Oathbringer by Brandon Sanderson


Lemming of Discord
Jun 4, 2006
The Stormlight Archive Book 3: Oathbringer

The world of Roshar stands in peril. The ancient, dark force of Odium has returned and the Voidbringer armies have come with him, subverting the parshmen, former slaves of humanity. Dalinar Kholin, the Blackthorn, one of the most feared warriors on the planet, finds himself tasked with leading the reformed Knights Radiant and uniting the world against this new threat. But to accomplish this he must overcome his own reputation as a bloodthirsty tyrant and make peace with his own, half-forgotten past.

Oathbringer, the third volume of The Stormlight Archive sequence, is a big book. At just under 500,000 words in length, it may be the second-longest epic fantasy novel ever written, behind only Tad Williams' To Green Angel Tower and significantly longer than The Lord of the Rings in its entirety. Clocking in at 1,250 pages of fairly small print, reading it is a mammoth undertaking. At regular points in the narrative the saying "journey before destination" is uttered by key characters, perhaps a message from the author to keep going and stay the course.

The Stormlight Archive is certainly Sanderson's most ambitious work to date - seven more books are planned in this series alone, and many more in the linked Cosmere universe - and also his most accomplished. Sanderson has always been a skilled worldbuilder, creator of magic systems and an eager student of epic fantasy, learning from other authors in the genre, but this series has also seen those areas where he was lacking in earlier works, such as nuanced characterisation and the depiction of a large and diverse cast of characters, step up a notch. This is a solid series, but it's also one that has often creaked under the weight of its own complexity, and Oathbringer is almost brought low by the weight of the material.

At its heart, Oathbringer is a simple story: Dalinar Kholin is, for lack of a better term, the Chosen One who must united the world against, an ancient returning evil. However, he is also tainted by his own past in which he was a warrior with a reputation for savagery and butchery. The challenge he faces in Oathbringer is dual-pronged. Externally, he must work to unify the kingdoms of Roshar against the renewed Voidbringer threat. Internally, he must overcome the demons of his past. This is complicated because he deliberately suppressed his past through magical means to remove the pain of an event involving his wife. This is - rather more literally than is normal - the traditional story of a protagonist going through self-realisation and healing a past wound in order to achieve a necessary goal in the story. Whilst traditional, it makes Dalinar a far more relatable figure (but not always a more sympathetic one: Sanderson does not absolve Dalinar of the horrible acts he committed whilst younger).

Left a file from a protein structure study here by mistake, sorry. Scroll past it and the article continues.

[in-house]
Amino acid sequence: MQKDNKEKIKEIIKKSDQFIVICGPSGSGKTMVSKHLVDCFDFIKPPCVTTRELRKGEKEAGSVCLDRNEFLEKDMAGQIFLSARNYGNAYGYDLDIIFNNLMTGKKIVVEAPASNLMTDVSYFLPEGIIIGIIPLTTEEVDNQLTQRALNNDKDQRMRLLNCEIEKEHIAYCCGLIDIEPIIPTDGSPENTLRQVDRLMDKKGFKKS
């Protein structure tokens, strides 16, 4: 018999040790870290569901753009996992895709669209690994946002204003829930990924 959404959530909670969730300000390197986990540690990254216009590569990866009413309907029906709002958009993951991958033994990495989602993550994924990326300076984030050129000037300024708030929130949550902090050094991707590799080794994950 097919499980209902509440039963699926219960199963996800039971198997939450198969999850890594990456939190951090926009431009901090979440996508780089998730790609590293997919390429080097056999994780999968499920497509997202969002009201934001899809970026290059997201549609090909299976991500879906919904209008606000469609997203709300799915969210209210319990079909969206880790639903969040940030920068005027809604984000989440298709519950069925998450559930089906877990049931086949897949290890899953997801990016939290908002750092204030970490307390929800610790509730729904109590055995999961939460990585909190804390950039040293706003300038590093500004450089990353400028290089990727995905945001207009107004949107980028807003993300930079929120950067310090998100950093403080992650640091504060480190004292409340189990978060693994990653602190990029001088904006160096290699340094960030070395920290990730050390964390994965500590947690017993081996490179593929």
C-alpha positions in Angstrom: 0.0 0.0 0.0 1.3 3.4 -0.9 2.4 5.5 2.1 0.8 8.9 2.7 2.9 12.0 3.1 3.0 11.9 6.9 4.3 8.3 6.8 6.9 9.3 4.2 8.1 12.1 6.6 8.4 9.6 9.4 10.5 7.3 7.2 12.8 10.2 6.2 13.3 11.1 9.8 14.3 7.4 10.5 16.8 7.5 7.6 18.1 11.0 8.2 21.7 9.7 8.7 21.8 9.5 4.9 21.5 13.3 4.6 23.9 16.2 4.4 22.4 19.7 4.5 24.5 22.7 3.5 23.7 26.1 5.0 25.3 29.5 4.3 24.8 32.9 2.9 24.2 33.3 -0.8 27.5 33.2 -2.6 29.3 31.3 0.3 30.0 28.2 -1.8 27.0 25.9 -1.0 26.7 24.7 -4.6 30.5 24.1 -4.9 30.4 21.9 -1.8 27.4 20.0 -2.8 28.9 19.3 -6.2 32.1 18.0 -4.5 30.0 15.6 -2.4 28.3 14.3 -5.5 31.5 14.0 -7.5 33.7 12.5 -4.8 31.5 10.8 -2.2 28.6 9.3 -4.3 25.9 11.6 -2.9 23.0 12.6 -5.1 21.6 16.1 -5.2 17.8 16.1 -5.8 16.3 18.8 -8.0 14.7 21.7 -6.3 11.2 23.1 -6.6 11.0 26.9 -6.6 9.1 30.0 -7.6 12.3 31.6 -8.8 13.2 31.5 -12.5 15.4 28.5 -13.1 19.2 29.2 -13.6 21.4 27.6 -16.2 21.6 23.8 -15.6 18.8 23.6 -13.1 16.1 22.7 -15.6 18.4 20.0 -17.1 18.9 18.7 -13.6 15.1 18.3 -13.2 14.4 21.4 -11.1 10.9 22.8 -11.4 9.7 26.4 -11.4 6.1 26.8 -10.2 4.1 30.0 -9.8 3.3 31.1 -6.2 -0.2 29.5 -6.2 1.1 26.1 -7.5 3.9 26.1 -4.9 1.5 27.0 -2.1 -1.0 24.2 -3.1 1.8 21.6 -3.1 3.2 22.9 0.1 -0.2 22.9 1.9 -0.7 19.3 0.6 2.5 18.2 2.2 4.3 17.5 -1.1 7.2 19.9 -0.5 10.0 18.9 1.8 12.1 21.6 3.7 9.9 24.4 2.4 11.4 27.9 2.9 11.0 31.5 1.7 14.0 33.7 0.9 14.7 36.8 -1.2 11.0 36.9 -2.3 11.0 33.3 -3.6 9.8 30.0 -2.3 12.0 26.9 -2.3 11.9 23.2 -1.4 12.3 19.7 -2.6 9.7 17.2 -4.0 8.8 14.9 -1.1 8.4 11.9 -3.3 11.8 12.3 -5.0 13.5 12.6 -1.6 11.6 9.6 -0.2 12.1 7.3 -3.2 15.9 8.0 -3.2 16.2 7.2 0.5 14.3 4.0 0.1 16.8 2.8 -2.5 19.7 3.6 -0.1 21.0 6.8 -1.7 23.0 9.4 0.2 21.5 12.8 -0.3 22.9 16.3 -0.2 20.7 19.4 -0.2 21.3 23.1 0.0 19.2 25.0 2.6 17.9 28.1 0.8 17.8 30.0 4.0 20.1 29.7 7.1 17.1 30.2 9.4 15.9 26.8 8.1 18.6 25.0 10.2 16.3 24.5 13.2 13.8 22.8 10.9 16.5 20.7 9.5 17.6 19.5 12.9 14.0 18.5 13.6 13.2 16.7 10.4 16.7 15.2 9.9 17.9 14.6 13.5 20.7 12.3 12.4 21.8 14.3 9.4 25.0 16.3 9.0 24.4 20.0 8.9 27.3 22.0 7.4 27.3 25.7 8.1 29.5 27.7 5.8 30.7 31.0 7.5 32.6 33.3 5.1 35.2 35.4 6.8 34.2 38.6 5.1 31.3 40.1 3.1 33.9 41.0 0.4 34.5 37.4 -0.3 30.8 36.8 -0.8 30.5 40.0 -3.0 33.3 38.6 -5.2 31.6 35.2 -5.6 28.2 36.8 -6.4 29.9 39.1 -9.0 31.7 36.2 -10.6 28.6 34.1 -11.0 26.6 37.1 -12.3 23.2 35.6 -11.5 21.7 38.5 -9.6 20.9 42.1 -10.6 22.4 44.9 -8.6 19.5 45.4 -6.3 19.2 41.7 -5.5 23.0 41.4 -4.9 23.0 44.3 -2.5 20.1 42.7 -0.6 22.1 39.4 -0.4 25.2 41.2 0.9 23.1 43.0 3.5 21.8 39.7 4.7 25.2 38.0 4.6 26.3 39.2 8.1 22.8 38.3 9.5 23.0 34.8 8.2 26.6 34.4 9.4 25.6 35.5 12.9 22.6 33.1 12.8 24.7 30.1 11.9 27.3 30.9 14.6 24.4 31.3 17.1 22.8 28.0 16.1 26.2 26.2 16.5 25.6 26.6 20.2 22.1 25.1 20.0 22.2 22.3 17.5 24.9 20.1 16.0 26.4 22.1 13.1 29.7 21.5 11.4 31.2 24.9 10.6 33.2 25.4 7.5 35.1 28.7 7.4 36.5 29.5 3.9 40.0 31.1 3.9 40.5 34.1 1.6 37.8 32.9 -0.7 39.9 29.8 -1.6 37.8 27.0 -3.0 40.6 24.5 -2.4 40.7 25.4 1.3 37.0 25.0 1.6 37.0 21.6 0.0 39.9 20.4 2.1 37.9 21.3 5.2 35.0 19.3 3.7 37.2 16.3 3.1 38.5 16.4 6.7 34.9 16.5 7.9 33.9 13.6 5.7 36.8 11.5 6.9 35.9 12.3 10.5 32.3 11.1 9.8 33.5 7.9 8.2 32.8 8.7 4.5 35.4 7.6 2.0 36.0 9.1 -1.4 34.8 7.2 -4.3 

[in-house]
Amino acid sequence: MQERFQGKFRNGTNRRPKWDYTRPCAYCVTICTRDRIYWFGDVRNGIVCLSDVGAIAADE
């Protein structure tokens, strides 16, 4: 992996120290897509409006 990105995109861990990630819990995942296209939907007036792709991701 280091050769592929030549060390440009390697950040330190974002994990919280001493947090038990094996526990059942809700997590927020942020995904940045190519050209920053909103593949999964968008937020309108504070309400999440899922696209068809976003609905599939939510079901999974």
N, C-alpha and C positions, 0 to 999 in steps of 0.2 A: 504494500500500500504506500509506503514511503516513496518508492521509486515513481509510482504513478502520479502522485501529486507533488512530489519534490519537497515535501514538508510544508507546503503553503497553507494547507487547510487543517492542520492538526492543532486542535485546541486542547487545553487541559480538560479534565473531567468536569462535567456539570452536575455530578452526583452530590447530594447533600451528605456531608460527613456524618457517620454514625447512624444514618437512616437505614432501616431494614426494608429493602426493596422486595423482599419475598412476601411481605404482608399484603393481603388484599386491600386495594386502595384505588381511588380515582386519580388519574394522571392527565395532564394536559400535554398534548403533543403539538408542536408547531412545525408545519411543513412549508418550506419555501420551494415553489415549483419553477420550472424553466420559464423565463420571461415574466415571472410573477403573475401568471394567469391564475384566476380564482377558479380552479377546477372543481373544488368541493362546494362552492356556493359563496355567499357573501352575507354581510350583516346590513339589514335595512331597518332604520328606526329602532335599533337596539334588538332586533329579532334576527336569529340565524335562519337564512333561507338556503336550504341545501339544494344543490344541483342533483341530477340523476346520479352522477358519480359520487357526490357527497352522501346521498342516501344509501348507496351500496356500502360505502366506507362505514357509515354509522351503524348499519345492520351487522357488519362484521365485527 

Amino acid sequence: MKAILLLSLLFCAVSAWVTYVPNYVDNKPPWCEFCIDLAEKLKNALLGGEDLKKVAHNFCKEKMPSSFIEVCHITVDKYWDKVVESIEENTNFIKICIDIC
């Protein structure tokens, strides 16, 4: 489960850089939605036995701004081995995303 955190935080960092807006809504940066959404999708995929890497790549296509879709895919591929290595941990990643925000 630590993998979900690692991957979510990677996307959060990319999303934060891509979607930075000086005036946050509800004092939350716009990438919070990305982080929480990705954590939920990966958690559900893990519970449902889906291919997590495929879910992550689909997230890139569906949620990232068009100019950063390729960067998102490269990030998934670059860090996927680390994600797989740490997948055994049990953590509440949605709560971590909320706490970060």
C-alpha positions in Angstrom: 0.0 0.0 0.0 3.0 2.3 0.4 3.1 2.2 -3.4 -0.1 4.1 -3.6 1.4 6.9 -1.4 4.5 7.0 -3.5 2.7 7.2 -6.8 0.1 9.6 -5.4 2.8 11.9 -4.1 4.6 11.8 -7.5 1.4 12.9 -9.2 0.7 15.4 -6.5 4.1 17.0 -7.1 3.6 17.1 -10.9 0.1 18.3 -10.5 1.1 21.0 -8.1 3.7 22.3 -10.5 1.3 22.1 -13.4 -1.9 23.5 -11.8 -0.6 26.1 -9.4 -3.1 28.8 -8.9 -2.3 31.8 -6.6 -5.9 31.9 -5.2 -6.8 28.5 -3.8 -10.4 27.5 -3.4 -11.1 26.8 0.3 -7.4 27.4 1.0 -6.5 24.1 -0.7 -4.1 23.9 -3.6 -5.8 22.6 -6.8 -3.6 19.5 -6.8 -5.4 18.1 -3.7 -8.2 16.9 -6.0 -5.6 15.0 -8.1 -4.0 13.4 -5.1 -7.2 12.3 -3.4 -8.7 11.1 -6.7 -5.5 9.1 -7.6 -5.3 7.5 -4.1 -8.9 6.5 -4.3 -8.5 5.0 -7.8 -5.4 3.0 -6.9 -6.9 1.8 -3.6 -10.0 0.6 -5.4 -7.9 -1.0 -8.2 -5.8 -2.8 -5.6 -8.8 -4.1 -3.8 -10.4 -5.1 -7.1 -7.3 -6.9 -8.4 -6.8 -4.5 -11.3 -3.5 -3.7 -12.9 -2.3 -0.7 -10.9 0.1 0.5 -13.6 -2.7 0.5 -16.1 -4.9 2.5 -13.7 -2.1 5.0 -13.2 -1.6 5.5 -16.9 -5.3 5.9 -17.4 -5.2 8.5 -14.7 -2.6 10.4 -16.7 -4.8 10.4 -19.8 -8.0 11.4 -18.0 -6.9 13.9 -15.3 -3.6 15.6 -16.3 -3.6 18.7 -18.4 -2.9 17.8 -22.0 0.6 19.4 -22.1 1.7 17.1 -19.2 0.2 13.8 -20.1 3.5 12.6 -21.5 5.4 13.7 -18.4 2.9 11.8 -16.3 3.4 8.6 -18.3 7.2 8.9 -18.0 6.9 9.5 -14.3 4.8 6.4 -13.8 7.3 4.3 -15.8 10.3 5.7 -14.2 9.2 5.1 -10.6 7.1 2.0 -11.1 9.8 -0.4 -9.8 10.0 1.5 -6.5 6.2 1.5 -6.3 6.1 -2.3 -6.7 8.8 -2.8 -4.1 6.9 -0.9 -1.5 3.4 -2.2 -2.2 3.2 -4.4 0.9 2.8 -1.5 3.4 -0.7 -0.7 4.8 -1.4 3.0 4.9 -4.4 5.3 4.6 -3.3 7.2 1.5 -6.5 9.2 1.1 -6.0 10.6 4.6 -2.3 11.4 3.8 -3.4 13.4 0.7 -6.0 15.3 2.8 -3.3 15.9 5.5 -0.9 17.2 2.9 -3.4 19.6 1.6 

However, this simple story is almost drowned under pages and pages and chapters and chapters of "other stuff." Heralds. Knights Radiant. Voidbringers. Shadesmar. Spren. Stormsurging. Soulbinding. The Recreance (which is set up as A Major Revelation and turns out to be merely the characters of Roshar learning something that readers of the wider Cosmere series will already be aware of). The Diagram (an epic fantasy take on Isaac Asimov's Foundation). Magical talking swords that you need to have read a completely different book (Warbreaker) to fully understand. There is a lot of stuff going on in this book, often requiring pages and pages of exposition, but only some of it is really relevant to the plot at hand. By the time I finished Oathbringer I was feeling nostalgic for Steven Erikson's more opaque but far more successful approach to worldbuilding and magic systems (explain what's needed, just let other stuff that's not unfold in the background and move on).

There's also a great deal of repetition in the book. The first half of the novel, in particular, is slow-moving with constant and repetitive strategy meetings and characters meeting up to discuss the plot which they - and we - already know about. Aside from some surprising new information about the returned Voidbringers, relatively little in this section of the book justifies the immense word count it took to get there.

Fortunately, the second half moves a lot faster. We get two massive climactic battles in key locations and a trip to the Shadesmar dimension, which underpins not just Roshar in the Stormlight Archive but all the planets in the wider Cosmere, so getting to see it in more detail is interesting. This side-story is also relatively brief and constrained, feeling like a tighter self-contained novella within the larger novel. The Way of Kings and Words of Radiance both did this a lot, with what felt like short stories contained within the larger novel that were there to flesh out the world and backstory but be entertaining in their own right. Oathbringer does this comparatively rarely, and not as successfully.

The concluding battle and accompanying revelations is epic and well-handled (maybe a little too long with a few too many reversals of fortune, but still relatively brisk compared to the rest of the book). There's some firm new understandings of the world and the stakes involved in the struggle against Odium. But the overwhelming feeling is that we could have reached this conclusion far more quickly and far more concisely.